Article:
In 2019, Barley trial was planted at one location in South Dakota.
Alfalfa weevil populations are high this year, creating challenges for producers. Questions have arisen on how to get some value out of the forage by grazing it rather than putting it up for hay.
The South Dakota 4-H Robotics Challenge is an opportunity for youth who have been learning about robotics to demonstrate their learning, celebrate their accomplishments, and interact with others who share an interest in robotics.
About YQCA – the national program
Youth for the Quality Care of Animals (YQCA) is a national multi-species quality assurance program for youth ages 8 to 21 with a focus on three core pillars: food safety, animal well-being, and character development. The YQCA program is an annual certification created for youth producing and/or showing beef cattle, dairy cattle, sheep, meat goats, dairy goats, swine, poultry, and rabbits. The program has been designed by extension specialists and national livestock program managers to ensure it is accurate, current and relevant to the needs of the animal industry and shows, and is appropriate for youth learning levels.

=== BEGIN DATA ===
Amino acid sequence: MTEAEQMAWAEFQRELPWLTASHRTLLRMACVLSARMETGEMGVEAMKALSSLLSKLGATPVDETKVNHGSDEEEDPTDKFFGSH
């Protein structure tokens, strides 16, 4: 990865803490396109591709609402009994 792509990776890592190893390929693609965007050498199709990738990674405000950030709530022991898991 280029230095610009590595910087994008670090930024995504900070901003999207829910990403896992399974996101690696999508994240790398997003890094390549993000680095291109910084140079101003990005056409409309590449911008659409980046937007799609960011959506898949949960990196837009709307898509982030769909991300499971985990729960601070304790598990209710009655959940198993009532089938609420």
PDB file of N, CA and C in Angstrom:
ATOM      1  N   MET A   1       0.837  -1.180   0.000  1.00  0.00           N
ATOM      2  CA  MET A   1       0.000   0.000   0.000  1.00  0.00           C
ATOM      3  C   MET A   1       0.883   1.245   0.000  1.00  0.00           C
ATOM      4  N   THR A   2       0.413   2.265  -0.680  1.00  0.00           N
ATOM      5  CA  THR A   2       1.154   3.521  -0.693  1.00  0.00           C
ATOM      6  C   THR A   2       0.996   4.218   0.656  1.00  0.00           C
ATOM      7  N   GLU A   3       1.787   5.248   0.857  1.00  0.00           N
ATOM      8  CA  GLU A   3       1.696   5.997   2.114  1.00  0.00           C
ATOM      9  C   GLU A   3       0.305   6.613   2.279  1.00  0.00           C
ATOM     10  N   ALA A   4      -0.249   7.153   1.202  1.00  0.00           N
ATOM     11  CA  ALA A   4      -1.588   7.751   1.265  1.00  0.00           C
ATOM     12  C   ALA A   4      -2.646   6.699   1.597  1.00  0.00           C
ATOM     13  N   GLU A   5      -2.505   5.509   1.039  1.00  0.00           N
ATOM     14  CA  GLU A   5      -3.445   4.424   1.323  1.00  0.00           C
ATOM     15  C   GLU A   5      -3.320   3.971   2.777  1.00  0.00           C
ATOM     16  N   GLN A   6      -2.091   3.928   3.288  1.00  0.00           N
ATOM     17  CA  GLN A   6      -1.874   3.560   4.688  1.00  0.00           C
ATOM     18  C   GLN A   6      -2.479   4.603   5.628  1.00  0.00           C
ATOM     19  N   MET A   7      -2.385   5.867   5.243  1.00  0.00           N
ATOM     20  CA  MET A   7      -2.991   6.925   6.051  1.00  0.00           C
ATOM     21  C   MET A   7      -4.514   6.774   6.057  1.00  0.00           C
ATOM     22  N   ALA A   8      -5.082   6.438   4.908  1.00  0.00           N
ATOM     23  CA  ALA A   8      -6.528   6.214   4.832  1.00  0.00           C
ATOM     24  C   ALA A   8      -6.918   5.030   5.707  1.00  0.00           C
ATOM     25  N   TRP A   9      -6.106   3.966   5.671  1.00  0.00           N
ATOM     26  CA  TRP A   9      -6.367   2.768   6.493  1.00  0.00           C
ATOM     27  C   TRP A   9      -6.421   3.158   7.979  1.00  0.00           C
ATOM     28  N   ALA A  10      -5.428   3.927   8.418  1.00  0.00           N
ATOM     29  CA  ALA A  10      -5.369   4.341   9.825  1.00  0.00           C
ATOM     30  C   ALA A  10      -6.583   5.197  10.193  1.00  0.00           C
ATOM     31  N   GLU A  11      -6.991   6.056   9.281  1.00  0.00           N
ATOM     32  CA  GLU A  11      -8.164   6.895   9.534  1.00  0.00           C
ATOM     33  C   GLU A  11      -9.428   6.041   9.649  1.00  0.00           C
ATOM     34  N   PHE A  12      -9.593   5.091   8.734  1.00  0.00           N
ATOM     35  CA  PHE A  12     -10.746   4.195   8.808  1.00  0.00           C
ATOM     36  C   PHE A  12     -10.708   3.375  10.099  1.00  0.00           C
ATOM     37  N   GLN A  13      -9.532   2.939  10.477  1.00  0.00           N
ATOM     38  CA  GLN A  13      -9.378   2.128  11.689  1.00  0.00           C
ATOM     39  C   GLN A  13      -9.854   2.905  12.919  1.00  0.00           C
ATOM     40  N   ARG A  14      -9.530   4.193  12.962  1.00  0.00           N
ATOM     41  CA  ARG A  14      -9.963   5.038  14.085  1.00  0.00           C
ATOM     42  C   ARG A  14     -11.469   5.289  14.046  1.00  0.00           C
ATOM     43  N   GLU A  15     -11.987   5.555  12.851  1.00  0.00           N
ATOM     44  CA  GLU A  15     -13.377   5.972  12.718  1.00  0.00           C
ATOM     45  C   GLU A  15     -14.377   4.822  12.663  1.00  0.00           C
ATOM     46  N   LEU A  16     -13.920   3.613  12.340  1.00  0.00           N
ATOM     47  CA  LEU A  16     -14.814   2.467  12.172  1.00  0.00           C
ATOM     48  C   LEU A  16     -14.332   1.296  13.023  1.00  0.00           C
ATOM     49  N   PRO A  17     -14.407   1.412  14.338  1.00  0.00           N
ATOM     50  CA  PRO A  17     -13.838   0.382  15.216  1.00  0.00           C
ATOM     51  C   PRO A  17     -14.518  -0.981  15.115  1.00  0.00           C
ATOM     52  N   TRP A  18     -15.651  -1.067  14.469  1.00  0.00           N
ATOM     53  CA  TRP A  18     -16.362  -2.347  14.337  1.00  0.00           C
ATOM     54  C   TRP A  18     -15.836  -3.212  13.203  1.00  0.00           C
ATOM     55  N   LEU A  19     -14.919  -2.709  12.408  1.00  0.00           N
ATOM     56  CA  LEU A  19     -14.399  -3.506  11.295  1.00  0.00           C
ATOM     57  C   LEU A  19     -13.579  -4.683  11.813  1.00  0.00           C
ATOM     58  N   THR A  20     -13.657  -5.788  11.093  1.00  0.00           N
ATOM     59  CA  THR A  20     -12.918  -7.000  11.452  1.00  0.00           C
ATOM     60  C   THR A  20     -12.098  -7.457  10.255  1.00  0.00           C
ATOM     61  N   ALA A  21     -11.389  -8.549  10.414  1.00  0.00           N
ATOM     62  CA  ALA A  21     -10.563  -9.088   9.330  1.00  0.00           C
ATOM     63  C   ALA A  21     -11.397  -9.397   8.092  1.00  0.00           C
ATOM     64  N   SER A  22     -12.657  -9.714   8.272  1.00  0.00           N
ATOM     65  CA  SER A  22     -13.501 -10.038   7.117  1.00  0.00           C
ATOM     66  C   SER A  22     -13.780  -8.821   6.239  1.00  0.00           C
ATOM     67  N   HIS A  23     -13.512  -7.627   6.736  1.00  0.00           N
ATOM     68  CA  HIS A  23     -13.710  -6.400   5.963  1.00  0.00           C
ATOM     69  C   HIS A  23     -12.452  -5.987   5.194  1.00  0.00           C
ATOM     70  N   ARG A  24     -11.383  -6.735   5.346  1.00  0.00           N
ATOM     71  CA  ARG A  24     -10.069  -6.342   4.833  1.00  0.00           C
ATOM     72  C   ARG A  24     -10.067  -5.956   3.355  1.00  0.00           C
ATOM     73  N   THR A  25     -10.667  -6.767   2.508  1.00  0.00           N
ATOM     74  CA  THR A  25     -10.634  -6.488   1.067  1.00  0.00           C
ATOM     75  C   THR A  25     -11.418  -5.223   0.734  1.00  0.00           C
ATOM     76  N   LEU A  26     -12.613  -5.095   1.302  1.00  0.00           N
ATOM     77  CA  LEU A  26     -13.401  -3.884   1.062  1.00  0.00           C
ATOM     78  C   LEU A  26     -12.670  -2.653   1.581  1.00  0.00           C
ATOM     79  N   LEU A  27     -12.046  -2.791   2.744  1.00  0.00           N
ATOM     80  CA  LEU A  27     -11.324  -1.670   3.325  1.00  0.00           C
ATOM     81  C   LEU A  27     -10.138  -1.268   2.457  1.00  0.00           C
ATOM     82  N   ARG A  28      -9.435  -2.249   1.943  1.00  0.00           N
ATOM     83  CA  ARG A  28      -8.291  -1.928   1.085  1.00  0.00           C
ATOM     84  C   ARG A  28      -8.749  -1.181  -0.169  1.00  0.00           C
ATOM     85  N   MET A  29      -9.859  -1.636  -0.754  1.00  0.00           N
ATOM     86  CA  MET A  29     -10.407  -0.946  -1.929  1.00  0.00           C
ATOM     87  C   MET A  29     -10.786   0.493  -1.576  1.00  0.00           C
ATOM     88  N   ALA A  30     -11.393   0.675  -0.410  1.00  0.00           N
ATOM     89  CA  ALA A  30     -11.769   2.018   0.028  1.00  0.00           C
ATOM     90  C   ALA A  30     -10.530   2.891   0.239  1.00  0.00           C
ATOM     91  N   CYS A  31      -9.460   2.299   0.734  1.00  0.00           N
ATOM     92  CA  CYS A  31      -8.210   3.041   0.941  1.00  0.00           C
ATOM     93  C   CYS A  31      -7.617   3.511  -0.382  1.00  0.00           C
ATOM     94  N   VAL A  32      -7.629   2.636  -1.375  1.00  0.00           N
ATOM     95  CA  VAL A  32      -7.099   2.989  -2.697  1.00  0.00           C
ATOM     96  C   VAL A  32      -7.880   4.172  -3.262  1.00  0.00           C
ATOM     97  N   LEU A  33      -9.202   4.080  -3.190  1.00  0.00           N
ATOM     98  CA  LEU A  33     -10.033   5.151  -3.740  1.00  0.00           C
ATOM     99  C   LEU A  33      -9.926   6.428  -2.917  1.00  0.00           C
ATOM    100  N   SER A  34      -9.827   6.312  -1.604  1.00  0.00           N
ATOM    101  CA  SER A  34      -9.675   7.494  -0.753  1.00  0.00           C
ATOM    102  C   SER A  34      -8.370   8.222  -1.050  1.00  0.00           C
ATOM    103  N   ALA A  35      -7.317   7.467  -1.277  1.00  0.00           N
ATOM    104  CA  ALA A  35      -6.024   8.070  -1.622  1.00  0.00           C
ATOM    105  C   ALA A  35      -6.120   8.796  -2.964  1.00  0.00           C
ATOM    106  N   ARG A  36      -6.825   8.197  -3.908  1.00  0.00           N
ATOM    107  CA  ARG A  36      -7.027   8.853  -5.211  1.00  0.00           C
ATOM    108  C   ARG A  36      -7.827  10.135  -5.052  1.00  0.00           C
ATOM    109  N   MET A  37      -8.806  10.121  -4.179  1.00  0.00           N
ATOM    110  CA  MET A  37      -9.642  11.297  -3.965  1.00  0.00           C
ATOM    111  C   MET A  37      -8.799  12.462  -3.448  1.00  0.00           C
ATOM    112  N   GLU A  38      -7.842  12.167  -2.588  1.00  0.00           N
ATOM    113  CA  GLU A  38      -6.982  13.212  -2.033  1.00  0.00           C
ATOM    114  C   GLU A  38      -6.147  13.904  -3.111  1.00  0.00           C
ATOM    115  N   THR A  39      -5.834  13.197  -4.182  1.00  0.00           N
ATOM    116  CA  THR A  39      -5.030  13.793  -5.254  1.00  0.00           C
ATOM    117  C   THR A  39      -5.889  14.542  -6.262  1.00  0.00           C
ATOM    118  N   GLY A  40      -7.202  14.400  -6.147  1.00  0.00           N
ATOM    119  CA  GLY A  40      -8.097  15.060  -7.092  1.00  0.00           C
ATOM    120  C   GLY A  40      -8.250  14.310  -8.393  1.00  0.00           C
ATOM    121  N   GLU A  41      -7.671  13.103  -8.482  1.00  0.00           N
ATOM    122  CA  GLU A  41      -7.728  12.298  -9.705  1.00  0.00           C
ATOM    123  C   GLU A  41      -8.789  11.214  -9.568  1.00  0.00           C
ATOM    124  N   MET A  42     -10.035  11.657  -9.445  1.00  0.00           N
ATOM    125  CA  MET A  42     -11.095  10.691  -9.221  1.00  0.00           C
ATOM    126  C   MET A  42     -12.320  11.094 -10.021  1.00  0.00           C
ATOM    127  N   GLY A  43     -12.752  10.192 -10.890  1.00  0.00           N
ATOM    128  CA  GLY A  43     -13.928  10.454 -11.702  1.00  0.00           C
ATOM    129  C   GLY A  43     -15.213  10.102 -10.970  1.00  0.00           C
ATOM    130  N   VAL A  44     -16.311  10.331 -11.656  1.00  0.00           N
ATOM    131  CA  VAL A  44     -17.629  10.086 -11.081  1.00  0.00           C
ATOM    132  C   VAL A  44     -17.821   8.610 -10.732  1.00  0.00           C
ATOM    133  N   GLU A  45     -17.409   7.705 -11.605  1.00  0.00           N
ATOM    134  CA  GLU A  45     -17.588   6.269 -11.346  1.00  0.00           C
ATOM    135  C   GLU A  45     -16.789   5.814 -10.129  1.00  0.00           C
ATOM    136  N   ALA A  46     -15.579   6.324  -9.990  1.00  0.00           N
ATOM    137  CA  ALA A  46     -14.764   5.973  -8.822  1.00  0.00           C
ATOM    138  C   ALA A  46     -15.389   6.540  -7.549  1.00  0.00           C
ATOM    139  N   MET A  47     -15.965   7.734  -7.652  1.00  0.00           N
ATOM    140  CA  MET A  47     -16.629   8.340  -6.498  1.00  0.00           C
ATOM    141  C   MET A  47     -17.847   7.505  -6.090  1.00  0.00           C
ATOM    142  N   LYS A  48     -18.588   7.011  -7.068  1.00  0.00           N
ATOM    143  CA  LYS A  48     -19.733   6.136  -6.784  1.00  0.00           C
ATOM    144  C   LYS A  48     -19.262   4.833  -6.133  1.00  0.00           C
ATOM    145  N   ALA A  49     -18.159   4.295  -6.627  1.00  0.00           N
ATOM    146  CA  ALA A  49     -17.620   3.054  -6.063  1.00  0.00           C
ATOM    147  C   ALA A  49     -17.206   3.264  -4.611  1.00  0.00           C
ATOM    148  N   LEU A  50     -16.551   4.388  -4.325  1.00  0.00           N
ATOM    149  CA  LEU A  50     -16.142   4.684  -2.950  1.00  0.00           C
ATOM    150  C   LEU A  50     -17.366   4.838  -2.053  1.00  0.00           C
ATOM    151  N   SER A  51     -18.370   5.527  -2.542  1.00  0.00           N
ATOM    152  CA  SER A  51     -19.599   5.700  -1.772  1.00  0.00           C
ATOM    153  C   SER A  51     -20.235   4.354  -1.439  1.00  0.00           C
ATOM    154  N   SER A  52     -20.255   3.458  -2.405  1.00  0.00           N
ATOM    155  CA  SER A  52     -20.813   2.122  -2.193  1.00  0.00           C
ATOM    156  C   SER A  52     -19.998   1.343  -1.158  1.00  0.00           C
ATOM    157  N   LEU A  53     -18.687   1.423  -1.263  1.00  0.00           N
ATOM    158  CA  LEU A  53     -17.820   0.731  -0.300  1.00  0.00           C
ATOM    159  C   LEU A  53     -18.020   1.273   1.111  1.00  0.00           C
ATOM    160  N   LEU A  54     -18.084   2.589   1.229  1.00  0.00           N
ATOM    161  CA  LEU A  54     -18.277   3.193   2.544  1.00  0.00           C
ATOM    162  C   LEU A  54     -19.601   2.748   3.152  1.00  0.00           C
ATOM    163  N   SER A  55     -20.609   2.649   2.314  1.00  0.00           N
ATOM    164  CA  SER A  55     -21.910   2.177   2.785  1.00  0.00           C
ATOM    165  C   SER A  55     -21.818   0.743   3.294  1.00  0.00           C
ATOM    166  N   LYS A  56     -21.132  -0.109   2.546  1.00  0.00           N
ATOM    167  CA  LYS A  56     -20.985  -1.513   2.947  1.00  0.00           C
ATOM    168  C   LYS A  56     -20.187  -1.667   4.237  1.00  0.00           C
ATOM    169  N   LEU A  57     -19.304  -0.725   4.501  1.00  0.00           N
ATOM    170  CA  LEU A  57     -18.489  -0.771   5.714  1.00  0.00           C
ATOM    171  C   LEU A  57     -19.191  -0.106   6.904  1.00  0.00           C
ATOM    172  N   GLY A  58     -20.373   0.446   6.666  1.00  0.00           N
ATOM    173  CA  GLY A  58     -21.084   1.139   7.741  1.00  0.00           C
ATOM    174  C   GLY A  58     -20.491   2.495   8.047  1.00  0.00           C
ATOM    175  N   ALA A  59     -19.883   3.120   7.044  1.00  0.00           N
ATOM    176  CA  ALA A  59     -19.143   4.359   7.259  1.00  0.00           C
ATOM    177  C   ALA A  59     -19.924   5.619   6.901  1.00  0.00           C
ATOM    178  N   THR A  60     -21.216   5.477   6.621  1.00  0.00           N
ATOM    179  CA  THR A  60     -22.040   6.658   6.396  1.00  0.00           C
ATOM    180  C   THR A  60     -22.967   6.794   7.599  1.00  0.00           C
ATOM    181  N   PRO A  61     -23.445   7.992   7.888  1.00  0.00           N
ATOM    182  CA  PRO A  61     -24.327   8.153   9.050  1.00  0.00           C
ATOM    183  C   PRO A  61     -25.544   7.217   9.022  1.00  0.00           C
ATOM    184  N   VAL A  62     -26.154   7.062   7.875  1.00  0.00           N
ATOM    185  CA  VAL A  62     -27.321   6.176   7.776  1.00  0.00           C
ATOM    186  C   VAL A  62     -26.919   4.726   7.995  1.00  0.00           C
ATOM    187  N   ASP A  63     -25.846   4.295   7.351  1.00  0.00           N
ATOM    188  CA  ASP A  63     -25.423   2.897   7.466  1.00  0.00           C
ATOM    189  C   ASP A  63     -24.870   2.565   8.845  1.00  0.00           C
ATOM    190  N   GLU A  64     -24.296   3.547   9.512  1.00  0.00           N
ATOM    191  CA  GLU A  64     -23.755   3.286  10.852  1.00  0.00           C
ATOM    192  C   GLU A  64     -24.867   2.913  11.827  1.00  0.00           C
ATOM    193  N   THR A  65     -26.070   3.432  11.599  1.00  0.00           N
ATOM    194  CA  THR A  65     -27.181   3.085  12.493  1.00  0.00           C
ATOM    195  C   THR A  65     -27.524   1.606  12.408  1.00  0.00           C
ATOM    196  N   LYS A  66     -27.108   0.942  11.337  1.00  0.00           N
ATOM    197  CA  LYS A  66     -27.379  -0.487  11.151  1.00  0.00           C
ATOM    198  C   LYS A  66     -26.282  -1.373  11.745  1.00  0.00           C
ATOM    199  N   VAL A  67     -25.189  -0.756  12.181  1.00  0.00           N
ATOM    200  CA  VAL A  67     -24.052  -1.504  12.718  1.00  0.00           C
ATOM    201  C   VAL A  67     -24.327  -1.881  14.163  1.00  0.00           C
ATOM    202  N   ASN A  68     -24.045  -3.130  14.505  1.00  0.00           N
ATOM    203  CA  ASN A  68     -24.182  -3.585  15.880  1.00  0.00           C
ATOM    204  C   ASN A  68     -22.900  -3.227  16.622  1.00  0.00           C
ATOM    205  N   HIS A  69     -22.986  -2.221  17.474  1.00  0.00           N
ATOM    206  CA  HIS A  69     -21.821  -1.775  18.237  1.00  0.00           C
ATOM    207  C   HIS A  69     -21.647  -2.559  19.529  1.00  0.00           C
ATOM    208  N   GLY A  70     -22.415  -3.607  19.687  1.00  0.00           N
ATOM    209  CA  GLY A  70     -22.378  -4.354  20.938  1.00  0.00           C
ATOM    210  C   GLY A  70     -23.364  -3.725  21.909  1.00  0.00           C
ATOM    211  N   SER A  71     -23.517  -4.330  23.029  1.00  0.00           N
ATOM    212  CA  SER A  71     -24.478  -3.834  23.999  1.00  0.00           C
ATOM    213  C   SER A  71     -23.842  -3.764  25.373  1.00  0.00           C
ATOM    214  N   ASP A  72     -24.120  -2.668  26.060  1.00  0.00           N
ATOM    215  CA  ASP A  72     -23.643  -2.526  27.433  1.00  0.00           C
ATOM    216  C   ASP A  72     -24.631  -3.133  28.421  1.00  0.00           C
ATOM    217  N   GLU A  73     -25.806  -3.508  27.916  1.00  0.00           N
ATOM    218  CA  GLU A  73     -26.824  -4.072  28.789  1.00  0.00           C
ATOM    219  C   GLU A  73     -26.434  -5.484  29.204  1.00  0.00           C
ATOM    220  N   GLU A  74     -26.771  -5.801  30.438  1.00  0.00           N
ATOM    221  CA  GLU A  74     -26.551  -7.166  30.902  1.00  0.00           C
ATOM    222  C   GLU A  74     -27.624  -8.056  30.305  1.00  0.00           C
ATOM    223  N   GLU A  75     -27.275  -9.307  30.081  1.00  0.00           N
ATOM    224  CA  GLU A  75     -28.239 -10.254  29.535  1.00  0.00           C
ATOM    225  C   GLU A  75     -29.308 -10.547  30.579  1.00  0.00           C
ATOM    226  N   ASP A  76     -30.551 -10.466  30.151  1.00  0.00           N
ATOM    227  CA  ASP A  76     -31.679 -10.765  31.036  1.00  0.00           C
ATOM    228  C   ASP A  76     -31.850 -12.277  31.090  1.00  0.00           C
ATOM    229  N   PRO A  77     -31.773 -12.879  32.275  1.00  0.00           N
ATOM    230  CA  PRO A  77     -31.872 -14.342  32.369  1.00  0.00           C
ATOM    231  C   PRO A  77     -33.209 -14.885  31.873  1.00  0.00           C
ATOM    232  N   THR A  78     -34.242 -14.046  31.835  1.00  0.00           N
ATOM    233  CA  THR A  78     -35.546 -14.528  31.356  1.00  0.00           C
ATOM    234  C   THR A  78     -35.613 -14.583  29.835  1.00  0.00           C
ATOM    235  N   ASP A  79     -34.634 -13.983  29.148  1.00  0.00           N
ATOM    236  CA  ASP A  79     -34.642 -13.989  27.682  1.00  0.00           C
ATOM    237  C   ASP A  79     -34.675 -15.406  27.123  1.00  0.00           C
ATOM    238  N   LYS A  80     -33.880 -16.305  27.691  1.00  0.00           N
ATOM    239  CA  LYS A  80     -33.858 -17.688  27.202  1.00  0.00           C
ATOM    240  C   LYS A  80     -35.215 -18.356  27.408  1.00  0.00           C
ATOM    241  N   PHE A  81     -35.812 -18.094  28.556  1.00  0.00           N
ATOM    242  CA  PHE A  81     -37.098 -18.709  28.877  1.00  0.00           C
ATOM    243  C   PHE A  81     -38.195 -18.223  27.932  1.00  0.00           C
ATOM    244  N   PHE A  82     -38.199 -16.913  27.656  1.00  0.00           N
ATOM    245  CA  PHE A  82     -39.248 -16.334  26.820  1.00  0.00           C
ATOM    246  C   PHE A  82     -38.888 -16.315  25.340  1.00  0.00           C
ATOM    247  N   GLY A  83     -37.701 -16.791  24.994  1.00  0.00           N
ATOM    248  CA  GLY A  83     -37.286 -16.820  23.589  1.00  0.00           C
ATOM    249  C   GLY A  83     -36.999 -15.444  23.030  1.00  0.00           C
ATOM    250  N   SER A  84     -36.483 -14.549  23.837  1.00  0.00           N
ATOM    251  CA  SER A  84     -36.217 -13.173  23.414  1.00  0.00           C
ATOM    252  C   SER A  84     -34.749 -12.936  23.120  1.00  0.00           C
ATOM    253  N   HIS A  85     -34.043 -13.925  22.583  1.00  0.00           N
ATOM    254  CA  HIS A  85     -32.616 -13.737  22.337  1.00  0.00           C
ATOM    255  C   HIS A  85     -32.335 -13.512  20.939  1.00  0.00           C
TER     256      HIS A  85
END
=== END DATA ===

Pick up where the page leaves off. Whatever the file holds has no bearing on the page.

The 2021 spring wheat reports include data from 11 locations with regional summaries.
In 2021, oat trials were planted at 7 locations and a regional summary in South Dakota.
As South Dakota emerges from the wettest 12-month period in 124 years of climate recordkeeping (June 2018-May 2019), June has started warmer and drier than average. The outlook, however, turns towards cooler and wetter than average again for the middle of the month.
Many locations in South Dakota have already received as much precipitation this year as they do in an entire average year. The latest climate outlook from NOAA’s Climate Prediction Center shows increased chances of wetter than average conditions to continue into the fall season.
According to the latest climate outlook update, odds are favoring that August 2019 will be cooler than average. The update was released by NOAA’s Climate Prediction Center on July 31, 2019.
In last few years, interest in using cover crops has been increasing tremendously among crop and livestock producers in South Dakota. Growing cover crops following small grain is gaining more attention due to feasibility in cover crops species selection and also the time of the year where cover crops receive longer growing and establishing time than following row crops.